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Enormous interest for Icelandic equal pay standard

Enormous interest for Icelandic equal pay standard

| Text and photo: Guðrún Helga Sigurðardóttir

Iceland is the first country in the world to make it legally binding for all companies with more than 25 employees to have an equal pay standard. The law says there should be equal pay for equal work for women and men in the same workplace. This has gained international attention.

The new equal pay standard law came into force on 1 January 2018. It has created so much interest that the Icelandic Ministry of Welfare has set up a website in English to answer questions about the law, provide information about the equal pay standard and how it is being introduced. The Centre for Gender Equality in Iceland also plans to set up a website soon. Icelandic Standards (IST), the national standards body of Iceland, allows companies to purchase the certification in English.

The Director of the Centre for Gender Equality, Katrín Björg Ríkarðsdóttir, says authorities and media from abroad have been in touch with Icelandic authorities to ask about the law and the Icelandic state’s plans for the equal pay standard which should be fully in place by 2021.

Questions include how the standard actually works, which companies must adhere to it, whether the standard means that everyone will know what people are paid etc.

Biggest companies first to join

The timescale looks like this: 

  • By the end of 2018, all companies employing more than 250 people must have introduced the equal pay standard.
  • During 2019, companies employing 150 to 249 people must introduce the standard.
  • By 2020, all companies employing 90 to 149 people must introduce the standard.
  • Companies employing 25 to 89 people must introduce the standard by the end of 2021 at the latest.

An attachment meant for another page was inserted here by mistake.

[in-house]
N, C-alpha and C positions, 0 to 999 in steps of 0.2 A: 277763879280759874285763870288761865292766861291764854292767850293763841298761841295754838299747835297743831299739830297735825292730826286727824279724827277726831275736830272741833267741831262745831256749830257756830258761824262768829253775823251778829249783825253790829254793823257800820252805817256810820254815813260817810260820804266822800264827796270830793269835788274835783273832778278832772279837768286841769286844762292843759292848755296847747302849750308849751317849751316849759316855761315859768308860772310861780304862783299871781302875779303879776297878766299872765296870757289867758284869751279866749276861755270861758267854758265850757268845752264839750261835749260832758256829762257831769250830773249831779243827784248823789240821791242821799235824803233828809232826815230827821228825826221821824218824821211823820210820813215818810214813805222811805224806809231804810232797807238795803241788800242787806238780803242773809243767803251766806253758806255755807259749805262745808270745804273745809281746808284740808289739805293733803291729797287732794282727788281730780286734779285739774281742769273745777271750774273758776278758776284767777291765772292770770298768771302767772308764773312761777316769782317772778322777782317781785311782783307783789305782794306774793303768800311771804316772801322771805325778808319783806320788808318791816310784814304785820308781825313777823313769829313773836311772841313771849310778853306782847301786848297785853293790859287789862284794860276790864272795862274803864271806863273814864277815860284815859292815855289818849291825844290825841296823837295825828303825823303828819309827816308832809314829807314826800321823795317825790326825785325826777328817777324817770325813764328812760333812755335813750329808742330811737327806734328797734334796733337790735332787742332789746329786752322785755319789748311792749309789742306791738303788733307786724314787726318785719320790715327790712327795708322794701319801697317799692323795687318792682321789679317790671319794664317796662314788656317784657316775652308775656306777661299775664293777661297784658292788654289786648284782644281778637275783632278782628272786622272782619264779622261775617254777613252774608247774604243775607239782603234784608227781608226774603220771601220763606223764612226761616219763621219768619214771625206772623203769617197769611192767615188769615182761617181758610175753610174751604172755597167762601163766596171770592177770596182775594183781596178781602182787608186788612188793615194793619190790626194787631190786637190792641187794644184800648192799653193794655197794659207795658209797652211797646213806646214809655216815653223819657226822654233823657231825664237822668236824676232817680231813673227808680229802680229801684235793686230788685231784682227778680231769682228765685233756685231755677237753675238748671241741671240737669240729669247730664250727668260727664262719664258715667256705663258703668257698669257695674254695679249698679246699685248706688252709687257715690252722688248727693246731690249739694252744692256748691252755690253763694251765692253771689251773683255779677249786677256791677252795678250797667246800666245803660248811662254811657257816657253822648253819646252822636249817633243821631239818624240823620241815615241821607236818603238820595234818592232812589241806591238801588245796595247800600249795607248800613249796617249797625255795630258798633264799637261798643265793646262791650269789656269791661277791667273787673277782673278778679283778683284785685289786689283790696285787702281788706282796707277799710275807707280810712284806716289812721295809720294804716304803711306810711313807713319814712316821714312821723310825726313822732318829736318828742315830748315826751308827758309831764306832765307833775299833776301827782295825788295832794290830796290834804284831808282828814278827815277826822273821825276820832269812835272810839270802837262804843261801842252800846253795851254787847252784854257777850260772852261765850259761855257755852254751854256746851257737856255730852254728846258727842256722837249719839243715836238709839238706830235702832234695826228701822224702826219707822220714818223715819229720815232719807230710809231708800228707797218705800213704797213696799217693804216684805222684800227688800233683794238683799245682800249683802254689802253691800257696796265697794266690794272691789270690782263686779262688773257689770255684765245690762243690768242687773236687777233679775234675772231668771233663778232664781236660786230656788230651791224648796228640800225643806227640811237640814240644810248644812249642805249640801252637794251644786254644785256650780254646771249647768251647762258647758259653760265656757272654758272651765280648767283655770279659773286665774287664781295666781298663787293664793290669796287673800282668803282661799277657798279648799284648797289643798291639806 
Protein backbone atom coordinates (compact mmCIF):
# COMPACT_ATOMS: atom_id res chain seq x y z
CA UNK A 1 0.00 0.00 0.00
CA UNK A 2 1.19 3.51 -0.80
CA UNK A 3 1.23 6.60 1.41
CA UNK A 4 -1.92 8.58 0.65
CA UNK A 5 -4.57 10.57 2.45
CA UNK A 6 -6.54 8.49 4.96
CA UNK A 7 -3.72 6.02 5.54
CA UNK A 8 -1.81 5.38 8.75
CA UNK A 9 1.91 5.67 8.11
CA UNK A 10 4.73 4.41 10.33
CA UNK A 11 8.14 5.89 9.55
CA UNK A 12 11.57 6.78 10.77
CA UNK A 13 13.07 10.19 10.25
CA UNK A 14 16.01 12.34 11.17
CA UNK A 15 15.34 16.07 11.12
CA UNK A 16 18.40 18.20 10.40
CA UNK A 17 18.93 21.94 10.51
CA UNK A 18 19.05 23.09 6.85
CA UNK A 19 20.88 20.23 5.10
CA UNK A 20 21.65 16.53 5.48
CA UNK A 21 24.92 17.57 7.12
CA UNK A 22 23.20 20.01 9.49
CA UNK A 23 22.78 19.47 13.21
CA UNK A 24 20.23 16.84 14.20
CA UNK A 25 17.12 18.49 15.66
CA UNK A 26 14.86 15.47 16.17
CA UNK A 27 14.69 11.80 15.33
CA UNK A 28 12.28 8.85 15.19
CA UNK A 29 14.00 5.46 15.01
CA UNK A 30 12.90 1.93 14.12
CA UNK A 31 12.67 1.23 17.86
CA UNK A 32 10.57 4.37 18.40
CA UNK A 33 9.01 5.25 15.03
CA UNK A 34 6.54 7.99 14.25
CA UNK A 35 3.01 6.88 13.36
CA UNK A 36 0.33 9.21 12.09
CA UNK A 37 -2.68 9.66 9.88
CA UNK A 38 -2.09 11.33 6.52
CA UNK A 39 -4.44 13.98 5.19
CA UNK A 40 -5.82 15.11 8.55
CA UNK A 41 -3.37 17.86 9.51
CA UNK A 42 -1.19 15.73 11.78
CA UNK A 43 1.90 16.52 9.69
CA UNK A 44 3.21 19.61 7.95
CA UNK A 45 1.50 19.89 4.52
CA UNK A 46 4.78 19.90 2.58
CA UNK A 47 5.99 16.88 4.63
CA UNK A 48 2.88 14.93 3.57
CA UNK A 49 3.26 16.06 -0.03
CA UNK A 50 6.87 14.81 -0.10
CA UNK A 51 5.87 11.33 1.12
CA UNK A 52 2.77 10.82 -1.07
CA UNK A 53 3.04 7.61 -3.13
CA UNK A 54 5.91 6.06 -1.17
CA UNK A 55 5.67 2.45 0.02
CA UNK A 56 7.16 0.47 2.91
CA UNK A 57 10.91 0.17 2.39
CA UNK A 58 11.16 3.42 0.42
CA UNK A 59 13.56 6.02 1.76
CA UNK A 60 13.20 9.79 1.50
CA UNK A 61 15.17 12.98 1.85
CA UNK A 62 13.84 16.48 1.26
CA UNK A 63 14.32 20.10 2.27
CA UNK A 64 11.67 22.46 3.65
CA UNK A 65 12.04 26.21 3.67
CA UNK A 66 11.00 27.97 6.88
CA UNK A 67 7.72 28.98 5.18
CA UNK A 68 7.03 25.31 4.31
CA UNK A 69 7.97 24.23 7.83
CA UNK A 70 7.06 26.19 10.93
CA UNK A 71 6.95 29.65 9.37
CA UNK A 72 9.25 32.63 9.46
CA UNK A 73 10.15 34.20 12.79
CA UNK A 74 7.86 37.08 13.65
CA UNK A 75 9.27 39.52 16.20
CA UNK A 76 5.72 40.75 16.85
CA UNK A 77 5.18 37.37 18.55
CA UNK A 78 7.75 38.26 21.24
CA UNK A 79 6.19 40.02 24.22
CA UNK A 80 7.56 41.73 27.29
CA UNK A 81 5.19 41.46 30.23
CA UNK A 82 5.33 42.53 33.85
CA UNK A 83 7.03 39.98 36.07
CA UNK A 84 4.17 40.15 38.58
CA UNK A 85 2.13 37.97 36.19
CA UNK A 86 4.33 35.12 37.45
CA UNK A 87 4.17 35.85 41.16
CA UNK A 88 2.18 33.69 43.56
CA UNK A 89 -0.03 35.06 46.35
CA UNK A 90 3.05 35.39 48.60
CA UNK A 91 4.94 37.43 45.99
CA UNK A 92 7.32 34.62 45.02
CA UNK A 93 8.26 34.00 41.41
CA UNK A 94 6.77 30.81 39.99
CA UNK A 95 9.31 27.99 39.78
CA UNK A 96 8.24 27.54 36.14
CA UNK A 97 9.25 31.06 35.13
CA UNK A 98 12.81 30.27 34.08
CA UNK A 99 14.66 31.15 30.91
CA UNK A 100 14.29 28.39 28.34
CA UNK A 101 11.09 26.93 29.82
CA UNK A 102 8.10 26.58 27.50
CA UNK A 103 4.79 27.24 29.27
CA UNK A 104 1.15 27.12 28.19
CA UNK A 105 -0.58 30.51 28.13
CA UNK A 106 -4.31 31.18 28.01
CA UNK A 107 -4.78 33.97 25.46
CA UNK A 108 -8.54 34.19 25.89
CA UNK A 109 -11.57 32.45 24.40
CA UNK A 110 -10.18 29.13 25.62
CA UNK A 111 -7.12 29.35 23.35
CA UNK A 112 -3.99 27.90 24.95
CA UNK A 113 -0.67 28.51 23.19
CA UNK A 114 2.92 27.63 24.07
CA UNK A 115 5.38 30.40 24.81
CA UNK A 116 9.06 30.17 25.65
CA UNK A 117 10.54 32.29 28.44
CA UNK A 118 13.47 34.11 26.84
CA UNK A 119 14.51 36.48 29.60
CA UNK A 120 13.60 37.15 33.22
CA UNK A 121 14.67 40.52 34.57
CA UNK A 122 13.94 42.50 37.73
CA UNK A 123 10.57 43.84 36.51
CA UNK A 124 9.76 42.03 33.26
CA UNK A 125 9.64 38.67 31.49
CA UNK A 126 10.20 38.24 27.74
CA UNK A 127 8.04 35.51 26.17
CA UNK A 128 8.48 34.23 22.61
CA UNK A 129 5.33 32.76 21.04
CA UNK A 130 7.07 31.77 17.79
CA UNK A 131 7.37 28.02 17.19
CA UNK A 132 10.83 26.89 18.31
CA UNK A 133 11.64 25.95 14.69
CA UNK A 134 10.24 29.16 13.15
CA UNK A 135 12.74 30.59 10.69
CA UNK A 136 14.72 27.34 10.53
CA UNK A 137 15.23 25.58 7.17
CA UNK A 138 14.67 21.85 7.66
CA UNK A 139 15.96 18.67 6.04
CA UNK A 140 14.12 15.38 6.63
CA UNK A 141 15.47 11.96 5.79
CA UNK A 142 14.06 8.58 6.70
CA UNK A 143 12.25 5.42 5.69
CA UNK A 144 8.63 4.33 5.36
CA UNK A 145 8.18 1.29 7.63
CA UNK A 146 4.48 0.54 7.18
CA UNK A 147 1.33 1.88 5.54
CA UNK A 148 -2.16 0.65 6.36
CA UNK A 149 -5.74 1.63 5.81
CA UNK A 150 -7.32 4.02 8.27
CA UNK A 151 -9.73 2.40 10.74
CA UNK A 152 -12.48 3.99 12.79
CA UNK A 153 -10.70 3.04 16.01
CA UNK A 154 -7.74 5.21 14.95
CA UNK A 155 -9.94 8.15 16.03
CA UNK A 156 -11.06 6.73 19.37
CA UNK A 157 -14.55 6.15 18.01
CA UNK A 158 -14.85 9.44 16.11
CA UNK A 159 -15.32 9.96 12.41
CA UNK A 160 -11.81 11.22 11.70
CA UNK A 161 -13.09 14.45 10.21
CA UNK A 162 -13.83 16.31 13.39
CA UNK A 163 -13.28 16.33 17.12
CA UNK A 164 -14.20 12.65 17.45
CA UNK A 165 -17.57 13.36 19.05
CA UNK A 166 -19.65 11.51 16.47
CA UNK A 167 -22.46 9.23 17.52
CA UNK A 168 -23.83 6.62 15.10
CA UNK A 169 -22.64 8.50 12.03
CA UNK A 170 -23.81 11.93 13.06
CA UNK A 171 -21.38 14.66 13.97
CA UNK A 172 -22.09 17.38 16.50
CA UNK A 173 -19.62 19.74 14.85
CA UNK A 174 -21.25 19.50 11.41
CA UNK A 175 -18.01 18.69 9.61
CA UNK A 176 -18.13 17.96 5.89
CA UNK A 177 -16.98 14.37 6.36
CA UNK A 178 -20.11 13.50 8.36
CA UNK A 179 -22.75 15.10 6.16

Companies will be assessed every three years.

The equal pay standard has been the great aim of member of parliament Þorsteinn Víglundsson, both during his time as leader for the Confederation of Icelandic Enterprise (SA) and as Iceland’s Minister of Social Affairs in 2017.

Þorsteinn points out that an equal pay standard experiment finished in 2016. It was originally meant to be voluntary, but it was later decided to introduce a legally binding system.

“Experience shows us the best results are reached when such a standard is enshrined in law,” says Þorsteinn Víglundsson.

Most of Iceland’s labour market is made up by companies employing between 25 and 100 people. Þorsteinn does not think it would be possible to achieve the same results if smaller companies were not legally bound by the equal pay standard.

“I understand the labour market’s criticism that the equal pay standard can feel inconvenient. But it is also expensive for the state when women are paid less than men,” he says.

One result is that women who are always paid less than men because of the gender pay gap, end up with lower pensions,

“Society as a whole is completely opposed to gender pay gaps. That is why we have to use any tools available to us to eradicate wage differences between the sexes, and that is why the equal pay standard has been made obligatory,” says Þorsteinn Víglundsson.


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